The patient-related parameters duration of paresis, disease-related quality of life and OHQoL were included in a linear regression analysis together with the oral health parameters of the CG. There were significant regressions between the mean TI and the disease-related quality of life measured by FaCE (b = -0.009; p = 0.004). The lower the FaCE score, the more plaque was identified covering the tooth surfaces. Furthermore, a significant regression of the MT and the disease-related quality of life measured by FDI score (b = -0.098; p = 0.003) was determined. In patients with lower FDI scores, more missing teeth were diagnosed. There was a significant positive correlation between the FDI and the duration of illness in months (R = 0.374; p = 0.013). The perceived limitations in the disease-related quality of life decreased with longer lasting illness.

Other influencing factors on oral health, such as the frequency of use of certain oral care aids or the cleaning technique used, were examined using a bivariate correlation analysis according to Spearman (Table 8). The use of electric toothbrushes resulted in significantly less calculus and plaque. More frequent use of dental floss was associated with lower approximal and general plaque contamination and better periodontal health. The use of interdental brushes had no significant impact on plaque and oral health. Unsystematic tooth brushing fostered gingival bleeding. A higher prevalence of untreated carious lesions and reduced periodontal health were associated with smoking. Patients who reported no loss of fluid from the drooping corner of the mouth of the PS had more calculus than patients who reported frequent fluid leakage. Patients who noted food debris remaining in the cheek pouches revealed significantly lower proximal plaque, but significantly higher DMFT and more restored teeth. Patients feeling less attractive had more restored or missing teeth. Patients rating their own oral hygiene as poor had more dental plaque (Table 8).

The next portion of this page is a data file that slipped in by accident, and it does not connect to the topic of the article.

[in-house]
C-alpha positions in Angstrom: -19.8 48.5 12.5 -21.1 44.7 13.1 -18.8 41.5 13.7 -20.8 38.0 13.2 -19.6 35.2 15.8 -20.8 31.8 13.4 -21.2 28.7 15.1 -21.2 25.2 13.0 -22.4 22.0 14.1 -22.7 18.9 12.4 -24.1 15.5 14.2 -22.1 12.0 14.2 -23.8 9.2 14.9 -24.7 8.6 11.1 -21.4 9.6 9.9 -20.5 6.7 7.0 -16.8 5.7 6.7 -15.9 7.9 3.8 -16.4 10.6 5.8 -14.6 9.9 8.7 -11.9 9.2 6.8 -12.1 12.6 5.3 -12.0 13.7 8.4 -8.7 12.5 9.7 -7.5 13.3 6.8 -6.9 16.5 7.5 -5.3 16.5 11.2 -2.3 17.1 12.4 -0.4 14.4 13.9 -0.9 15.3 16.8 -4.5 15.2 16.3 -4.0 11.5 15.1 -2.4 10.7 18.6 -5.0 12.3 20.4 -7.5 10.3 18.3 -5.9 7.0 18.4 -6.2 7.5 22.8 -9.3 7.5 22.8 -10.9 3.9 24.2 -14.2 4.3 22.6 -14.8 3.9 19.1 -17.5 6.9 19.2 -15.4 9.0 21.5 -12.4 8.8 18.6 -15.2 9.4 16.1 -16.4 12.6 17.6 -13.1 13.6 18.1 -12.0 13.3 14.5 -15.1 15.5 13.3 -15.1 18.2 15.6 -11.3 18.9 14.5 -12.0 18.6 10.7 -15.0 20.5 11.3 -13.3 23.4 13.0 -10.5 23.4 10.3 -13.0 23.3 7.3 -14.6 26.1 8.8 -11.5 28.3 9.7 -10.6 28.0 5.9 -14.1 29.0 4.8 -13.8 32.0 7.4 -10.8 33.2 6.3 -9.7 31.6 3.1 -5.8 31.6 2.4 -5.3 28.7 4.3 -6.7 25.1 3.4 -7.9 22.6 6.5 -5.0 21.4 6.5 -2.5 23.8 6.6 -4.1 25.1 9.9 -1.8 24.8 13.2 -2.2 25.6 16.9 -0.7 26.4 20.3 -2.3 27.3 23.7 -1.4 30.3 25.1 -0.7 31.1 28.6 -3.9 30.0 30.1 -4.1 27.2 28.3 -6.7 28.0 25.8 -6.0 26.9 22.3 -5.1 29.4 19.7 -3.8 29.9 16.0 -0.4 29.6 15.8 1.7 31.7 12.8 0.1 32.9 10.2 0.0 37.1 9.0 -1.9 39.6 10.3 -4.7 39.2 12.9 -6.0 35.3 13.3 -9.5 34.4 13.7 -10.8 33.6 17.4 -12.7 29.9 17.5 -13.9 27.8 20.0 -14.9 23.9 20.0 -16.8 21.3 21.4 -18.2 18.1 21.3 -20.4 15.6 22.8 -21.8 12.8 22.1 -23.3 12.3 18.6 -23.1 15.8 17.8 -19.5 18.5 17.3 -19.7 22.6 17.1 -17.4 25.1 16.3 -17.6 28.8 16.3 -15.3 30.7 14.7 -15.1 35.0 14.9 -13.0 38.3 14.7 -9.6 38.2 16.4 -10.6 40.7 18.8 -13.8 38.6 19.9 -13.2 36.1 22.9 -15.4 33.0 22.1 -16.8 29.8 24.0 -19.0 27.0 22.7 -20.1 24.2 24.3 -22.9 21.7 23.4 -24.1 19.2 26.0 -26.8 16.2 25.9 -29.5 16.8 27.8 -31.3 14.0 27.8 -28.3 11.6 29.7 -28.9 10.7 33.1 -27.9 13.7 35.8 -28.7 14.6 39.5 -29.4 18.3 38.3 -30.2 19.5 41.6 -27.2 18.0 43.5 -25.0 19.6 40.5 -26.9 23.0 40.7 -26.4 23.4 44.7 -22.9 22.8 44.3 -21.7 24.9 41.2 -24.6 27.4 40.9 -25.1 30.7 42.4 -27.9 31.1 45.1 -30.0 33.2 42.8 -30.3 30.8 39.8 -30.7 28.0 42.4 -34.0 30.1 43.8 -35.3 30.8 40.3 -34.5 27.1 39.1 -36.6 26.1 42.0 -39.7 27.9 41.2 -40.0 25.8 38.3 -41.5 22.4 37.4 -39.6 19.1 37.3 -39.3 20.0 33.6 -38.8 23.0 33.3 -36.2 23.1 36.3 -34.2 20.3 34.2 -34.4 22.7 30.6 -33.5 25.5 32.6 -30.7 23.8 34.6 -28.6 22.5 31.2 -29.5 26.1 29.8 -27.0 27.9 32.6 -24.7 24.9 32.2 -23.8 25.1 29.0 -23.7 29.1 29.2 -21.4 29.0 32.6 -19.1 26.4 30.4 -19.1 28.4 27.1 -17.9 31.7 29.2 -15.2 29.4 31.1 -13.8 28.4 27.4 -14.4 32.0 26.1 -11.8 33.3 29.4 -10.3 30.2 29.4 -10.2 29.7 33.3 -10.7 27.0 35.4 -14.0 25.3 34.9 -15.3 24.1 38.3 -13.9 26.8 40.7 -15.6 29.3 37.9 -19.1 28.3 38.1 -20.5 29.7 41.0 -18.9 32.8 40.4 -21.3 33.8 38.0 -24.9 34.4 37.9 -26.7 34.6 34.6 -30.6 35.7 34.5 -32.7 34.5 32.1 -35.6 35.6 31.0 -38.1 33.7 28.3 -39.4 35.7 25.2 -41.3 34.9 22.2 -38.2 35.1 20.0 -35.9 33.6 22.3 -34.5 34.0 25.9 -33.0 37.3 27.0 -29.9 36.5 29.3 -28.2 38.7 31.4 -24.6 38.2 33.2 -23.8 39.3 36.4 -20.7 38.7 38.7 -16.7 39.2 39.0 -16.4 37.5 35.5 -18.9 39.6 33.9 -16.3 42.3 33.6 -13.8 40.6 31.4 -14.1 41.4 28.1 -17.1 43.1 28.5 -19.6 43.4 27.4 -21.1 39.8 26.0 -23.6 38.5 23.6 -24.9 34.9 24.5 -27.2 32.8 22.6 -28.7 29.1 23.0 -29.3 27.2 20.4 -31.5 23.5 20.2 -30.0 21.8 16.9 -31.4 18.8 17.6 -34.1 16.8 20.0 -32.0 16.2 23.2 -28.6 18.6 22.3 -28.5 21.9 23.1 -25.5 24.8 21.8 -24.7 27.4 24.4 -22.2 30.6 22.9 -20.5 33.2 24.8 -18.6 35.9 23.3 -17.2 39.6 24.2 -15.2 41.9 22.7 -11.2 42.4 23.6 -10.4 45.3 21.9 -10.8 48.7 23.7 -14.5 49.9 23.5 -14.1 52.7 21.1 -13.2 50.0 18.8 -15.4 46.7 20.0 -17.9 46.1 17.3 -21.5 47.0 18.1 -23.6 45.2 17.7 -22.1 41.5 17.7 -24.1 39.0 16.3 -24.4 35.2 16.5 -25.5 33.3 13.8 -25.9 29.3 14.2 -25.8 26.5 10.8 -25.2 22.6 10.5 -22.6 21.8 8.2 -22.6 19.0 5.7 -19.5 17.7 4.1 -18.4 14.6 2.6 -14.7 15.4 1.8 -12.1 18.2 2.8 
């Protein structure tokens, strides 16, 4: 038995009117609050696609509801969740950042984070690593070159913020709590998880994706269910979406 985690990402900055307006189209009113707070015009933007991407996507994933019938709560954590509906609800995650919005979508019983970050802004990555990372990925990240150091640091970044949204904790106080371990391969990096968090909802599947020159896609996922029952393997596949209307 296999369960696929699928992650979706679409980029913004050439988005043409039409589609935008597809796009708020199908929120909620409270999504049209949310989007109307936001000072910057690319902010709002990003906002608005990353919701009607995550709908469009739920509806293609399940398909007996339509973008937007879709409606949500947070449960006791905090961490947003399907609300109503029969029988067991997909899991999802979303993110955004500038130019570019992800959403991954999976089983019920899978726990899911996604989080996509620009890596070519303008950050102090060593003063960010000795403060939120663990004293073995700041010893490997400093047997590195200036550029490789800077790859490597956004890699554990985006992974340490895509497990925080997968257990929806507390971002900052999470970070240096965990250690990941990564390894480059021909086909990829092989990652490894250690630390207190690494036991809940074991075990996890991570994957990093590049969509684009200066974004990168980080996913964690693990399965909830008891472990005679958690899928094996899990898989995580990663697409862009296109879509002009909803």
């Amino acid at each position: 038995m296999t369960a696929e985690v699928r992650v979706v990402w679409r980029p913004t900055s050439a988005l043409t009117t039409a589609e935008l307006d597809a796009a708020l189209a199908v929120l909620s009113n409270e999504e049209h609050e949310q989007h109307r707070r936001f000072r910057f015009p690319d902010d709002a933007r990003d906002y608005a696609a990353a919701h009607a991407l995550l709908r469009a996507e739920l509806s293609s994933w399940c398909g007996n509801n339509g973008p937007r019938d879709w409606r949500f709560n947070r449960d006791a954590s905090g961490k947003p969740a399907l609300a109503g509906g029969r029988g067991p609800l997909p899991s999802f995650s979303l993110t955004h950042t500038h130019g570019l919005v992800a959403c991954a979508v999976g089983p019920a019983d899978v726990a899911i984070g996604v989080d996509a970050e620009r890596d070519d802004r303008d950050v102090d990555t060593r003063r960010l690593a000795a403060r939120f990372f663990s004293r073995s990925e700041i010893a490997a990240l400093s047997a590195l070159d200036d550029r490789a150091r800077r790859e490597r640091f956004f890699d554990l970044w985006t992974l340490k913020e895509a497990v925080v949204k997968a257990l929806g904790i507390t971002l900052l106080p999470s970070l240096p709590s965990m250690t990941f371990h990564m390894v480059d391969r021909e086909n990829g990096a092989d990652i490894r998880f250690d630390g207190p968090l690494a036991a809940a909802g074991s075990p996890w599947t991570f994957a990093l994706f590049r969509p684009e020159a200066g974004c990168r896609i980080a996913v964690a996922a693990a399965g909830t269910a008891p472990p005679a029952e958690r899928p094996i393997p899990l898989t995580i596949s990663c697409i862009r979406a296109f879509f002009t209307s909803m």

Table 8. Bivariate correlation analysis according to Spearman, factors influencing oral health on the paretic side of patients with peripheral facial nerve palsy (R [p-value]).

In a multivariate linear regression analysis, use of an electric toothbrush (p < 0.003) and the loss of fluid (p = 0.001) on calculus, the influence of unsystematic tooth brushing on the SBI (p = 0.010), as well as the interaction between carious lesions and smoking behaviour (p = 0.007), were found to be significant.


In this case-control-study, oral health, oral hygiene behavior and oral health related quality of life in patients with chronic peripheral facial nerve palsy compared to healthy controls was examined.

Oral health

The results of this study revealed significant differences in oral health between participants with and without FP and between the paretic and non-paretic side (PS; NPS). The plaque contamination of the FPG exceeded that of the CG, which was demonstrated by a significantly higher API (53.6% vs. 39.9%) and TI (0.6 vs. 0.4). Consistent with these results, a case study [21] described poor oral hygiene with excessive plaque and calculus contamination in a girl with left-sided FP. A broad overview describing oral health and hygiene status of patients with FP–to the best of our knowledge–is not available in the literature, limiting the comparison of our findings. The present study contributes to closing this evidence gap and to raising the awareness of oral health problems in patients with FP. The dentition at the patient’s PS was significantly more infested with dental plaque than at the NPS. This observation contrasts a case report describing an equal distribution of dental plaque on both, the PS and the NPS [22]. A significantly higher bleeding tendency was diagnosed in the FPG than in the CG. The prevalence of sulcus bleeding in the CG is consistent with representative data from the 5th German oral health study [23]. Sulcus bleeding, indicating gingival inflammation, was recorded significantly more frequently on a patient’s PS than on the NPS. This coincides with observations from a case report [22] of a patient with right-sided FP. The present study con-firms, that higher bleeding tendency in the dentition´s PS compared to the NPS is not an singular but an apparently common finding.

As the assessed periodontal health parameters indicate, FP contributes to periodontal health deterioration. Corresponding to our findings, a case report [22] of a patient with right-sided FP de-scribes severe chronic periodontitis, enormous probing depths in the molar region and considerable bone loss at the PS versus the NPS. Zavarella et al. [22] justified this by the lack of nerve supply to the paretic side of the mouth and concluded that the periodontal innervation can contribute to the regulation of local processes that are involved in the pathogenesis of periodontitis.

The incidence of caries was twice as high in the FPG as in the CG (1.3 vs. 0.5). The values of the CG are in line with representative data from the 5th German oral health study [23] (younger adults / younger seniors DT: 0.5). Dental caries in the FPG was even higher than in patients with cerebral palsy, a more severe disease than FP. In a study [24] consisting of 487 patients with cerebral palsy, the prevalence of caries in the over 56 age group was DT = 0.82, followed by the 36 to 55year-olds (DT = 0.76).